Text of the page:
This study investigated the community composition, distribution and breeding pattern of rodent in three habitats (grassland, woodland and shrubland) found in Tarangire National Park. Rodent population was sampled using Sherman live traps following capture-mark- recapture technique from March-August 2020. A total of 6 species of rodents were captured in 2646 trap nights (covering wet and dry seasons). Overall, Mastomys natalensis was by far the most abundant rodent species with trap success of 4.8% and the least was Mus spp with trap success of 0.03%. Shrubland had the highest trap success with 88 individuals, followed by woodland with 70 individuals and grassland with 44 individuals. Shrubland indicated the highest diversity (Hˊ= 0.989), followed by woodland (Hˊ= 0.8859) and grassland (Hˊ= 0.2338), with statistical difference in all habitats when compared pairwise (p < 0.05). More adults were captured compared to sub-adults and juvenile. In addition, sex ratio was skewed more to females than males although the difference was not significant (p > 0.05). Breeding was high in wet season than dry season (p = 0.0237). Species were aggregate and randomly distributed, uneven distribution of food was probably the main factor for most of rodents to be randomly and aggregate distributed. This shed light on the management on which habitat needs more concentration in conservation in order to increase number of rodent species as they play important role in ecology. More studies are needed to cover the gap of different methods, more trapping sites and long duration of study period from three years and above.
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    Abundance, distribution and conservation threats of African wild dog (lycaon pictus) in the Loliondo game controlled area, Tanzania
    (Sokoine University of Agriculture, 2011) Masenga, Emmanuel Hosiana
    Assessment of abundance, distribution and conservation threats to African wild dogs was conducted in Loliondo Game Controlled Area (LGCA), northern Tanzania. Specifically, the study focused on determining population size and structure, spatial distribution, attitudes of local people towards wild dogs and wild dog conservation and threats impacting the species. Semi-structured interviews, diurnal random searches, internal and external examinations of wild dogs carcasses examined and night transect surveys were employed. Eight packs with a total of 132 recognised individuals at an average pack size of 16.50 ± SD 7.50 individuals were recorded. Pack sizes 3 individuals were reported to be sighted mostly and of all respondents (n = 210), only 26% were able to recognise wild dog sexes. The density of both known and unknown wild dogs was 0.19 animals/km 2 , higher compared to other carnivores. In terms of distribution most of the packs were concentrated in the northern part as compared to the central and southern parts of LGCA. The species was observed to occur most in woodland type of vegetation. Interestingly, 55.30% of respondents showed a positive attitude towards wild dogs and wild dog conservation despite that 52.90% of respondents dismissed lack of any conservation action or strategy in place towards conserving the species. However, poisoning and Canine Distemper Virus were identified as the main threats. Therefore, conserving African wild dogs in LGCA requires mult-approach conservation efforts (i.e. awareness rising to community, fitting radio telemetry to the dogs and threats management interventions) due to nature of the species.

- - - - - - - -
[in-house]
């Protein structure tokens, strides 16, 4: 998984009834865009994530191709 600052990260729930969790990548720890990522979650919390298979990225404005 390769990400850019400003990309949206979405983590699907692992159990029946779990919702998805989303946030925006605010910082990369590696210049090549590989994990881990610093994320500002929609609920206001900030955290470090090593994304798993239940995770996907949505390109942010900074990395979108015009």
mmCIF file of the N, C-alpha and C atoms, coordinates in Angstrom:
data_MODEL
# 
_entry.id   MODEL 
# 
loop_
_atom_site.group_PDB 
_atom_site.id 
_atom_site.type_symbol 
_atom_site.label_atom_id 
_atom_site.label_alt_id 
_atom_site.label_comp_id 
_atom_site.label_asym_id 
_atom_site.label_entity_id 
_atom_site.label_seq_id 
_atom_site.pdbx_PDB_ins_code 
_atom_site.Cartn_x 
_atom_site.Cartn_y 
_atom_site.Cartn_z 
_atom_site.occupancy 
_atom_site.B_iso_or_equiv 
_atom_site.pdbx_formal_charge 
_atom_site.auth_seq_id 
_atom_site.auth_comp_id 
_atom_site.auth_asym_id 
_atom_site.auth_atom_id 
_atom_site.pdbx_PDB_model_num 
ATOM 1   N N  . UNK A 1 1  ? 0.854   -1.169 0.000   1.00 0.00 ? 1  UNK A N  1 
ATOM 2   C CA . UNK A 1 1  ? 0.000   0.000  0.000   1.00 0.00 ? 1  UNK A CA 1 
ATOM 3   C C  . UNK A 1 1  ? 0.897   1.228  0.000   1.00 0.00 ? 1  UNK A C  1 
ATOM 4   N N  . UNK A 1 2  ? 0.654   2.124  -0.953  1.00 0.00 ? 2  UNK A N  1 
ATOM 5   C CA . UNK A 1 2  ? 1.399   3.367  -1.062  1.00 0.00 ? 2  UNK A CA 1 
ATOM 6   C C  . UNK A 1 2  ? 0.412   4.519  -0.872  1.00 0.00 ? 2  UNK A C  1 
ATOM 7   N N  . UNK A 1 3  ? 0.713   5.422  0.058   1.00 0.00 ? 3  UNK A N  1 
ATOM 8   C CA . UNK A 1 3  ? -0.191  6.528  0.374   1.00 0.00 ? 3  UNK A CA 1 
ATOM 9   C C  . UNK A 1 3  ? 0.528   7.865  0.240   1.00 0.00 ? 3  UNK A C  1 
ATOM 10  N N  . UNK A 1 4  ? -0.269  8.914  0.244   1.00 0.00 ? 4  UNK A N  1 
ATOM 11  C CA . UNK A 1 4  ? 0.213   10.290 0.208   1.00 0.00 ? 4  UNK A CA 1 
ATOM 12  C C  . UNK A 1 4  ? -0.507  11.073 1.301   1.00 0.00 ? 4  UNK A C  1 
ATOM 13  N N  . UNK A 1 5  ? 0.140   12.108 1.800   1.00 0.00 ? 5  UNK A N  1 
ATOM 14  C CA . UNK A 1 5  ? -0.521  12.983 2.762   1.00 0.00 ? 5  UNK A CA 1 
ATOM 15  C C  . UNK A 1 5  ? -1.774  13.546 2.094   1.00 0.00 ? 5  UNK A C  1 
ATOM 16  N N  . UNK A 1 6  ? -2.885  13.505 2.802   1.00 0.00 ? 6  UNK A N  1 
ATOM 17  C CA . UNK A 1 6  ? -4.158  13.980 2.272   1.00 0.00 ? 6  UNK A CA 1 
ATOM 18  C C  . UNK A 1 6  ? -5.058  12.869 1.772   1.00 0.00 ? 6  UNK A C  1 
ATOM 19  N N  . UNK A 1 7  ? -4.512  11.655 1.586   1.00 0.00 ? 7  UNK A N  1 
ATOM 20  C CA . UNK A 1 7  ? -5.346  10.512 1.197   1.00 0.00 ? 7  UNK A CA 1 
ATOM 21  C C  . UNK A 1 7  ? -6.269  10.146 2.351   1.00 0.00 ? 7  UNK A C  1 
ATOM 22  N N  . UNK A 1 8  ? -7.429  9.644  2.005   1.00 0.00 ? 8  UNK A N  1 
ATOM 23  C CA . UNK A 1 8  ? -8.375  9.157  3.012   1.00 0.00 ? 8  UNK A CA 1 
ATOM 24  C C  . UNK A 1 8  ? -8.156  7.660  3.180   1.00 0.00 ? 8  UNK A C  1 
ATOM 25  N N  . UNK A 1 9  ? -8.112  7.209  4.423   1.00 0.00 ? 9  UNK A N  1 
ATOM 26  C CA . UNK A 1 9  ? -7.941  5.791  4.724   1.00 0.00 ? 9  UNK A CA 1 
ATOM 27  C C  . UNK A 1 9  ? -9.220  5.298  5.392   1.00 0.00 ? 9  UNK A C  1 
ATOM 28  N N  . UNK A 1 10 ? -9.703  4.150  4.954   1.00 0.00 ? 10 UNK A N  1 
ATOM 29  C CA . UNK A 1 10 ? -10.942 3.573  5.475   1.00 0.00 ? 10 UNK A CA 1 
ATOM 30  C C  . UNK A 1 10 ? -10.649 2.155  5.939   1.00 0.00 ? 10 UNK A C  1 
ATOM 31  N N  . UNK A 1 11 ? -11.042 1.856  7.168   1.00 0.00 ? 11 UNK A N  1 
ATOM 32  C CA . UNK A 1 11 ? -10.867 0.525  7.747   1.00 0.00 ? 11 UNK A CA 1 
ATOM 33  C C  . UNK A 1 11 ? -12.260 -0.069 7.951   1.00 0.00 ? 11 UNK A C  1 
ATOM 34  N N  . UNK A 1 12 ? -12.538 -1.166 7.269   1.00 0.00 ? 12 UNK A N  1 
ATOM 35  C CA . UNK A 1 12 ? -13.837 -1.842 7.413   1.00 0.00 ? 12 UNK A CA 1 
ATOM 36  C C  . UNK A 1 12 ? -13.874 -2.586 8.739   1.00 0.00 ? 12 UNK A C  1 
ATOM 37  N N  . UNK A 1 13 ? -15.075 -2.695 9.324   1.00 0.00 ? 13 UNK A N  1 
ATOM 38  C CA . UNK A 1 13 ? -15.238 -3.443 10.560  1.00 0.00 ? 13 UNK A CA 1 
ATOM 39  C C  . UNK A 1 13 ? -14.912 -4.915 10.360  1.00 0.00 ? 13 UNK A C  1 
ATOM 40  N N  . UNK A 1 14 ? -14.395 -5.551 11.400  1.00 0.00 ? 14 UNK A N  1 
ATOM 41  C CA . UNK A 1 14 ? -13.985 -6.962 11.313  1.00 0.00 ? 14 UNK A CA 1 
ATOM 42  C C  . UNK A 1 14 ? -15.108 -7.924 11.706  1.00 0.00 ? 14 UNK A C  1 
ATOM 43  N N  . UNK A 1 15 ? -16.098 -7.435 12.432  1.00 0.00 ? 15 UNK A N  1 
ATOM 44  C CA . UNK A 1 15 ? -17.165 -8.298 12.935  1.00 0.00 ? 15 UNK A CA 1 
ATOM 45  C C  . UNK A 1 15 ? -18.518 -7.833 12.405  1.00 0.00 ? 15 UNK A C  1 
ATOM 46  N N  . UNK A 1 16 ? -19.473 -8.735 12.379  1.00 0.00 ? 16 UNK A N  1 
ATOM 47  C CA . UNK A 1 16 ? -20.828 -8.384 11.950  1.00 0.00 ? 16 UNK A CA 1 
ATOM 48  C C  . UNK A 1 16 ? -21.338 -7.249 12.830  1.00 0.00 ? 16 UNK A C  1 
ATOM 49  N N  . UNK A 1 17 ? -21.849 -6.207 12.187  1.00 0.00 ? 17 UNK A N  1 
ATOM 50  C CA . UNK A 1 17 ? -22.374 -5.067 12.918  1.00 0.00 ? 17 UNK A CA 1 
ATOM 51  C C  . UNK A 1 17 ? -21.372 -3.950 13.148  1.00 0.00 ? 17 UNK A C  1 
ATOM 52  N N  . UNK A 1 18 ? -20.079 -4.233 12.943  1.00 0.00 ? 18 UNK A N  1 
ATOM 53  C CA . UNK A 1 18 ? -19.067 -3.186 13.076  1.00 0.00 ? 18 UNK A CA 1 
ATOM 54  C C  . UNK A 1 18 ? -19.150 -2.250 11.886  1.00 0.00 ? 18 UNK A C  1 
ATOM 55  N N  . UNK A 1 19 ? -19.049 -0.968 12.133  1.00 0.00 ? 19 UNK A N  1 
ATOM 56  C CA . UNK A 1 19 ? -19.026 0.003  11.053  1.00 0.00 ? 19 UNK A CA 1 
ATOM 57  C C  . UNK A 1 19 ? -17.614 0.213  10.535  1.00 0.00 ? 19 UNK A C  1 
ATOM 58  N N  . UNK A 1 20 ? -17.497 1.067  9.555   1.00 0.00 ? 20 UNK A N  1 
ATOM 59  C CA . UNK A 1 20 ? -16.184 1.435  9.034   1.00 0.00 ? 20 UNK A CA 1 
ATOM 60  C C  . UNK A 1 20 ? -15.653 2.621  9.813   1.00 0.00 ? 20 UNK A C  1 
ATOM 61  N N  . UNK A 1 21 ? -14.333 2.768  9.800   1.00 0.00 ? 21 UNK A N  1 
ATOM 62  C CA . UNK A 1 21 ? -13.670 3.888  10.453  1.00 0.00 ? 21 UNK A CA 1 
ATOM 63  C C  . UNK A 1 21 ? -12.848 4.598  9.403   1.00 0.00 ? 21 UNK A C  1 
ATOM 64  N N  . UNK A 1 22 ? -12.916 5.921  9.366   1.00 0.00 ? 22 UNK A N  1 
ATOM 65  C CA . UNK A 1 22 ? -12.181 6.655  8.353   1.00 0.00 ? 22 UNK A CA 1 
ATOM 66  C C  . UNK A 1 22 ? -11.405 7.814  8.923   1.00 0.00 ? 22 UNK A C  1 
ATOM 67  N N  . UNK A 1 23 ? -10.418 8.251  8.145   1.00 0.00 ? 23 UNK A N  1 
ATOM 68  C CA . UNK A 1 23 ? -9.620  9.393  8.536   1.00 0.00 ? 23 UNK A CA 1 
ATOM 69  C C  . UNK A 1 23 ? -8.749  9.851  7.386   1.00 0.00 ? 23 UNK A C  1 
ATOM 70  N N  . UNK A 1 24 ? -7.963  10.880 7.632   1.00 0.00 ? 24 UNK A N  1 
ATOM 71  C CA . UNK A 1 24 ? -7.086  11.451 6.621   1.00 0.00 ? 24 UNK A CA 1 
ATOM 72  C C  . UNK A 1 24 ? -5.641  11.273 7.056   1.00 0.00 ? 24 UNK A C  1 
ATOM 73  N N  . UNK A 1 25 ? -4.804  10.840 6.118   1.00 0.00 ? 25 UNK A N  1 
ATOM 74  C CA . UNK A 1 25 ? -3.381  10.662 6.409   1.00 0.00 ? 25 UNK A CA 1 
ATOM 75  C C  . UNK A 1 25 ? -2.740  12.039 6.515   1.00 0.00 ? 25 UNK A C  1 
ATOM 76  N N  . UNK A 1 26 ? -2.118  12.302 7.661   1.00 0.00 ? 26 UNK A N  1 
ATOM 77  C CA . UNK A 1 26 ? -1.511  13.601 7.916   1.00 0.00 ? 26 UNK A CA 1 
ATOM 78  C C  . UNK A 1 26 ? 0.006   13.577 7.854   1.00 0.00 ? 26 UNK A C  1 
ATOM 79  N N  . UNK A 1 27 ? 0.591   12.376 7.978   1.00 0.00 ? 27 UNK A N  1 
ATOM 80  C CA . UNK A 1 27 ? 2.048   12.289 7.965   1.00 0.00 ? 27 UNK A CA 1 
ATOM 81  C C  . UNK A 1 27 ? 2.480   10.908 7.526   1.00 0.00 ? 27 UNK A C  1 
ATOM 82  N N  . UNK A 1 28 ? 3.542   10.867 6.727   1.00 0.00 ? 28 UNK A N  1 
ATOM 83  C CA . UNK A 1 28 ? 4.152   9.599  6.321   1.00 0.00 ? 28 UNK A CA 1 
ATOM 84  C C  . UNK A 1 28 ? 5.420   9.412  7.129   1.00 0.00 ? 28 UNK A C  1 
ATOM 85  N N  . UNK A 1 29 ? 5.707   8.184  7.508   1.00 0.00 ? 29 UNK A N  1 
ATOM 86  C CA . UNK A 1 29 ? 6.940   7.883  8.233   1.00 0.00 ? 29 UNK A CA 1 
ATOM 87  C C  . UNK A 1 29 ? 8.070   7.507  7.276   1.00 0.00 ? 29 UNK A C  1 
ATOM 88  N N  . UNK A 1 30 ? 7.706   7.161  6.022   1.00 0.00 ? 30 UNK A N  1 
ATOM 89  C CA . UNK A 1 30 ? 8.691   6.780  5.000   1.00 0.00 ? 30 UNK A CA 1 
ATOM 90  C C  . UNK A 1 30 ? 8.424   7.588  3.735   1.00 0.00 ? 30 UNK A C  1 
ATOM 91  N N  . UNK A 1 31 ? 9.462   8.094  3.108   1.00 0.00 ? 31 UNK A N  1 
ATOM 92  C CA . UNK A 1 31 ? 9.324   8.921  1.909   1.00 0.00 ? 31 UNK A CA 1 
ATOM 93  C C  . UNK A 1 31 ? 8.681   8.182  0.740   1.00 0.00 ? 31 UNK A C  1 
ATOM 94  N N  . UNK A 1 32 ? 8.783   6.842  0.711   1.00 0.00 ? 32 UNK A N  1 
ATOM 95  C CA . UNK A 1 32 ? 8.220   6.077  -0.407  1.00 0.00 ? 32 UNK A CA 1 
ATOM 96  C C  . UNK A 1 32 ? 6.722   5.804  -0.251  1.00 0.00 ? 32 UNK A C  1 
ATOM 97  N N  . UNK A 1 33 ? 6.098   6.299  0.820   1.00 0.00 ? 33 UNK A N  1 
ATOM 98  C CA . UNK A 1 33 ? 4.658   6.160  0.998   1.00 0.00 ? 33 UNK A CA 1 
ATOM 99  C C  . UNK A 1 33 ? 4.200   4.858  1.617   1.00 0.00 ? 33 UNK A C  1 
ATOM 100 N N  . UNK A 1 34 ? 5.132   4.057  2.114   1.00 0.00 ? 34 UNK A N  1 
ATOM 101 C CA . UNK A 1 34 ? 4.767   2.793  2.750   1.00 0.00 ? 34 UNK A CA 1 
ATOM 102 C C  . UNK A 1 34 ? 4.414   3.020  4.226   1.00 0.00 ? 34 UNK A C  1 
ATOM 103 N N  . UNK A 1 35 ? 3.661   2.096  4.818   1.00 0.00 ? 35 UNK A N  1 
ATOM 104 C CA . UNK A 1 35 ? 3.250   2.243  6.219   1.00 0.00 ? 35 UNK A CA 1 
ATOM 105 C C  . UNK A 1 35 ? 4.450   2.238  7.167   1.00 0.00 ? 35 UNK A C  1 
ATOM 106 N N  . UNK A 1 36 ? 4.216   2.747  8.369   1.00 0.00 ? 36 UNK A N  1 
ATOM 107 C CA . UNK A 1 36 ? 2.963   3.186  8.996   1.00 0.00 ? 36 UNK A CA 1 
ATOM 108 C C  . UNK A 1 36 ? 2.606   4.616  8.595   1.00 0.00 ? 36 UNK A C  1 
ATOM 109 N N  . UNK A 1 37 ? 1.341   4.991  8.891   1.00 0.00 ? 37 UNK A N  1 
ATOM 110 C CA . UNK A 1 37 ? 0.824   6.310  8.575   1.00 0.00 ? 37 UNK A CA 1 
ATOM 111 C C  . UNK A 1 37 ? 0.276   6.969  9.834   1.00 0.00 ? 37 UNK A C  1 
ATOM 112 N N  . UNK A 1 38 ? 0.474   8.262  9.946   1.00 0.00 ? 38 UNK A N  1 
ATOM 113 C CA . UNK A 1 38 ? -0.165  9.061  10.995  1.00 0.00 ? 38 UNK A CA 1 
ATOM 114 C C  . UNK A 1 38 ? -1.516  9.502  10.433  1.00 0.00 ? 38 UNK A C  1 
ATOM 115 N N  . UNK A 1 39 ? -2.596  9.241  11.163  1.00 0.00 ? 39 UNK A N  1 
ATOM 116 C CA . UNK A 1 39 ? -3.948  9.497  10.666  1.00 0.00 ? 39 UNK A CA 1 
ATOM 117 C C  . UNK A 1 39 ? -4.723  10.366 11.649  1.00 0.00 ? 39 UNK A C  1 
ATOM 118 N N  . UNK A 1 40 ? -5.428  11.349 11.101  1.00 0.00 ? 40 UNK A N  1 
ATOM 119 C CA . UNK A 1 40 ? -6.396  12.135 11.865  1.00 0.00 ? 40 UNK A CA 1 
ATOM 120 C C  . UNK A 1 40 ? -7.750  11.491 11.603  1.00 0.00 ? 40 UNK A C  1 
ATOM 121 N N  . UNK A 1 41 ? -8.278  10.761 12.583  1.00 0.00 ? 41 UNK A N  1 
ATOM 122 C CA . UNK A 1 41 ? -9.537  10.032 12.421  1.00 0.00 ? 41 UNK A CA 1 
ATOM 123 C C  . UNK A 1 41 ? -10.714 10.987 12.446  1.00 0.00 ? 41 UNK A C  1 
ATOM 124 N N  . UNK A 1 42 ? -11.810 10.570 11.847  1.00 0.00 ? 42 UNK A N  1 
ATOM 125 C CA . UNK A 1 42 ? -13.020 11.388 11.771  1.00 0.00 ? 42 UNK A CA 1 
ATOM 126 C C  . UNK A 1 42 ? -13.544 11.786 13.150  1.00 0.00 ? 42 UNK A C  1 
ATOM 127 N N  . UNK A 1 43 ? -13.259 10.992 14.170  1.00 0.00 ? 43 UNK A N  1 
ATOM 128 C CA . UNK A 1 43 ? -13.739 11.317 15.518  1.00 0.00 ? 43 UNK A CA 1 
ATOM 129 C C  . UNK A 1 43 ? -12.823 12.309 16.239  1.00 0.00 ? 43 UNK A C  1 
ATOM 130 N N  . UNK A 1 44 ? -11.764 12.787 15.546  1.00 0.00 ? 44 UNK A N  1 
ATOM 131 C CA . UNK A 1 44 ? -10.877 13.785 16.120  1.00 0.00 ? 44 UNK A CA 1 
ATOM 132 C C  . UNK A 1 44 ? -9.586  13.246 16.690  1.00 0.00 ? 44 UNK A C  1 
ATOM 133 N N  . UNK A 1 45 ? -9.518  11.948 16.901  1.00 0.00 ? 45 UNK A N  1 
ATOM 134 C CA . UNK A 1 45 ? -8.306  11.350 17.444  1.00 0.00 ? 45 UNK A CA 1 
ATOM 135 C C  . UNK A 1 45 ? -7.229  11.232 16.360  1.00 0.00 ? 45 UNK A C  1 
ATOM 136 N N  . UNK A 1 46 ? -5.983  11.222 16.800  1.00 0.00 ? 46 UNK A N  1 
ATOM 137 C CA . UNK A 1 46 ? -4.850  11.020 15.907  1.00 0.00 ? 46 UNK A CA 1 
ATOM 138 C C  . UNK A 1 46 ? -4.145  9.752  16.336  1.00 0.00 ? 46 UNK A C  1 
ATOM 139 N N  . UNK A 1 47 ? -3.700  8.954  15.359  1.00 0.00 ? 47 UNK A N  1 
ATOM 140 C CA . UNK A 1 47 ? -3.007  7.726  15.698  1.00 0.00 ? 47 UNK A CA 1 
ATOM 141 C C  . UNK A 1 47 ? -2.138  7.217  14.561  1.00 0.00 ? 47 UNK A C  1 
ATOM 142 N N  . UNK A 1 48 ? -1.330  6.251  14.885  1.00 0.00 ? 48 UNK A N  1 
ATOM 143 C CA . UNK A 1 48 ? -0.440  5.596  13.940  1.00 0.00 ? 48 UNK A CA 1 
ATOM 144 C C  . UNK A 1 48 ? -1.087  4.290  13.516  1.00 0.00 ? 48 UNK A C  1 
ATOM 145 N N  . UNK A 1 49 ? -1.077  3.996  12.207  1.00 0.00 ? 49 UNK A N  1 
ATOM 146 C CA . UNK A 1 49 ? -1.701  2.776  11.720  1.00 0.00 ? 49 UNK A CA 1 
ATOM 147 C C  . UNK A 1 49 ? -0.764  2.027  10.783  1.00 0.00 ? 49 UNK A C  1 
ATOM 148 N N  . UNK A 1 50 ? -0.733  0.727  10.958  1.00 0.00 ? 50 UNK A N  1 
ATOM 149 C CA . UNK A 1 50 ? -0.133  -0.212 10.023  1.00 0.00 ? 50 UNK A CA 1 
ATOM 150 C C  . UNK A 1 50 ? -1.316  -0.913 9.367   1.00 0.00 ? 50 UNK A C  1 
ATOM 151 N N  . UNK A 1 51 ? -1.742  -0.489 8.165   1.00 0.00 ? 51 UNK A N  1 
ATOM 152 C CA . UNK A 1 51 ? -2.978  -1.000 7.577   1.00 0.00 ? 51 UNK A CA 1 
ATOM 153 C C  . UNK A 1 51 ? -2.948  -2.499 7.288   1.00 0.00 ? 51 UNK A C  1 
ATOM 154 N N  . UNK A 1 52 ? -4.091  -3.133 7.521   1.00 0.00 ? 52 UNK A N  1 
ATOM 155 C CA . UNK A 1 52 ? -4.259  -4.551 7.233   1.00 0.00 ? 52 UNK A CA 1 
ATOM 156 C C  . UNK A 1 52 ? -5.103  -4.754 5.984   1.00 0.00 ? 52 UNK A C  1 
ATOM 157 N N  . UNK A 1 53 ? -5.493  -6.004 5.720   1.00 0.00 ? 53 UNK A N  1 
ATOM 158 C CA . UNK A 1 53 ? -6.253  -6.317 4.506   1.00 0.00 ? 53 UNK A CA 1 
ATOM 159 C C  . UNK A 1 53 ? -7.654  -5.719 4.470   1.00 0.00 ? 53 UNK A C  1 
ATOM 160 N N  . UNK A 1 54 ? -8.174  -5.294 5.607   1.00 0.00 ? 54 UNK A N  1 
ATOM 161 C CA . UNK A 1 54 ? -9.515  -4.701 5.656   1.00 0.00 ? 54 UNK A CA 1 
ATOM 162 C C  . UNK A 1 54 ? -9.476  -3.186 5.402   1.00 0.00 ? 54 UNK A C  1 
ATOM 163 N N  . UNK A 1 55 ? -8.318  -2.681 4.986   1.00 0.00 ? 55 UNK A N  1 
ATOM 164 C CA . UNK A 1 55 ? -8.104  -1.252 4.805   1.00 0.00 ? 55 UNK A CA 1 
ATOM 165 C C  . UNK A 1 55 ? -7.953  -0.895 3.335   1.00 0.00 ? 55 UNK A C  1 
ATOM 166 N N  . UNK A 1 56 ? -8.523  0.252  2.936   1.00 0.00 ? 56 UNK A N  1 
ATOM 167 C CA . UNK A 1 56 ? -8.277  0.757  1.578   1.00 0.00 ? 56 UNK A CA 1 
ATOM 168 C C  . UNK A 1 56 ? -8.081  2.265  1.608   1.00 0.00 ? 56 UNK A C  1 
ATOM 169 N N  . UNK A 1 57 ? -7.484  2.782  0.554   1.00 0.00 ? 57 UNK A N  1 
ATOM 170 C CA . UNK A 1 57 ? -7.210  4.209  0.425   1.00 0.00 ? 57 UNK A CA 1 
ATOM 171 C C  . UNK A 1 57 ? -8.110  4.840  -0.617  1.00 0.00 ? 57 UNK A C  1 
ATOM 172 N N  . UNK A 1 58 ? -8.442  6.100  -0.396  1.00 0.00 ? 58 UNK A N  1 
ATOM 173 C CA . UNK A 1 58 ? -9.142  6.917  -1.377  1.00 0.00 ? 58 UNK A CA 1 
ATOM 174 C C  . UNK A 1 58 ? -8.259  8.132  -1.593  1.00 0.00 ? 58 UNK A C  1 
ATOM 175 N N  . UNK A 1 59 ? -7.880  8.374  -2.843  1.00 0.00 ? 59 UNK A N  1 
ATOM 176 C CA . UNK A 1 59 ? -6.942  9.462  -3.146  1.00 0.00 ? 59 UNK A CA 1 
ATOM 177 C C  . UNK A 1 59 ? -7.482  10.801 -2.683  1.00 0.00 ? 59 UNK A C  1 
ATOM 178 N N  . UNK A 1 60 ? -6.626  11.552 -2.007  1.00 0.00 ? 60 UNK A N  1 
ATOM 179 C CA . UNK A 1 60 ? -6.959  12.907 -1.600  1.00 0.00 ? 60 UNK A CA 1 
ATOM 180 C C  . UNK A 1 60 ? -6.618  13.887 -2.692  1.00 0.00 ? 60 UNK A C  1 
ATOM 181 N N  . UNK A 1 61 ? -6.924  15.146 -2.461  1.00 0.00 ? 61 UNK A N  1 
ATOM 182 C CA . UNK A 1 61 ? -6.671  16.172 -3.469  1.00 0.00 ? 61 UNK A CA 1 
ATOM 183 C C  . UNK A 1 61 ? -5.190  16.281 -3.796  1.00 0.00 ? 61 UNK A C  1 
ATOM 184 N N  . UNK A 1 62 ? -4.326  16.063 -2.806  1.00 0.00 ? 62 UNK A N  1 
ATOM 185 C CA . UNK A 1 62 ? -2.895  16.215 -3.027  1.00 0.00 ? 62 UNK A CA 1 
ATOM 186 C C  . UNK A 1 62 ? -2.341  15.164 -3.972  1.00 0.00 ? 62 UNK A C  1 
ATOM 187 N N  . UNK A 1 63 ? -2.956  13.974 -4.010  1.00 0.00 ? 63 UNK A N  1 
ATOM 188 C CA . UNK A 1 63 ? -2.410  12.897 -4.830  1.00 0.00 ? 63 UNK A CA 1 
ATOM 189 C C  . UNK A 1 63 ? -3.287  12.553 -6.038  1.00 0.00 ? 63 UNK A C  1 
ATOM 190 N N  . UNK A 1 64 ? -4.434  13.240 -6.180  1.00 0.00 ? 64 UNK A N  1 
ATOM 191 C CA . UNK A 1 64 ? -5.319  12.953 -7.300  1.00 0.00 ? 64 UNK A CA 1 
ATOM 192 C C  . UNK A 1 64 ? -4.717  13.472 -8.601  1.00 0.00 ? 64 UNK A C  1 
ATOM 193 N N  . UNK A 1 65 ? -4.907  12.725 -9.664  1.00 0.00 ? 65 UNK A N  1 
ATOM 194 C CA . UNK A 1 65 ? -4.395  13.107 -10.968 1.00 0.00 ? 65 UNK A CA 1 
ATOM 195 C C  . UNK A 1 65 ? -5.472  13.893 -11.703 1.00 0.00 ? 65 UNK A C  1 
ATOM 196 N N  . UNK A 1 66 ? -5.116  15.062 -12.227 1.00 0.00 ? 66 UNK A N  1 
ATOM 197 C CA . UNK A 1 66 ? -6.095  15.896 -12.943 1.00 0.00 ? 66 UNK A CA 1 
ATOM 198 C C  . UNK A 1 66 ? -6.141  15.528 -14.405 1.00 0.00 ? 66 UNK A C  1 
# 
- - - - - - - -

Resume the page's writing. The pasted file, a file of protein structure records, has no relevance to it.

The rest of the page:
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    Insect abundance and food intake by agama mwanzae in Serengeti national park, Tanzania
    (Sokoine University of Agriculture, 2010) Mchetto, John Thomas
    The kopjes of Serengeti National Park, can be considered to be an understudied ecosystem although harbours a diverse distinct flora and fauna; even basic information such as knowledge about the food of Agama mwanzae is unknown. Thus, the study involved the investigation of the spatial and seasonal variation of insect abundance and agama food intake in the grass plain kopjes of Serengeti National Park. The insects were sampled by pitfall, sweep net and tray traps monthly within one year. A total of 58 175 individuals from 16 orders were collected. The most common orders were Hymenoptera (30.19%), Hemiptera (19.50%), Orthoptera (18.10%), Diptera (10.60%), Coleoptera (9.20%), Arachnida (4.40%), Dictyoptera (2.70%), Lepidoptera (2.50%), and Isoptera (1.90%). Insect abundance was higher during the wet period as compared to the dry season and Gol kopjes attained the highest insect abundance followed by Simba and lastly Barafu kopjes. A total of 2350 insect food items were identified from 120 agama lizard specimens whereby 1597 were found during the wet season and 750 in the dry season. The majority of the diet consisted of the Hymenoptera (47.03%), Isoptera (29.78%), Coleoptera (18.29%), and Orthoptera (2.63%). In addition to insects, A. mwanzae fed on plant materials. Insects comprised the majority of food items during the wet period when this prey was most common. During the dry season plant material was the dominant food type to agama lizards because of scarcity of insect food. It was found that there was statistical significant difference in agama food intake between seasons and locations. Due to the increase of destruction of agama lizard habitats the management authorities should ensure that the land management practices should not damage these fragile habitats.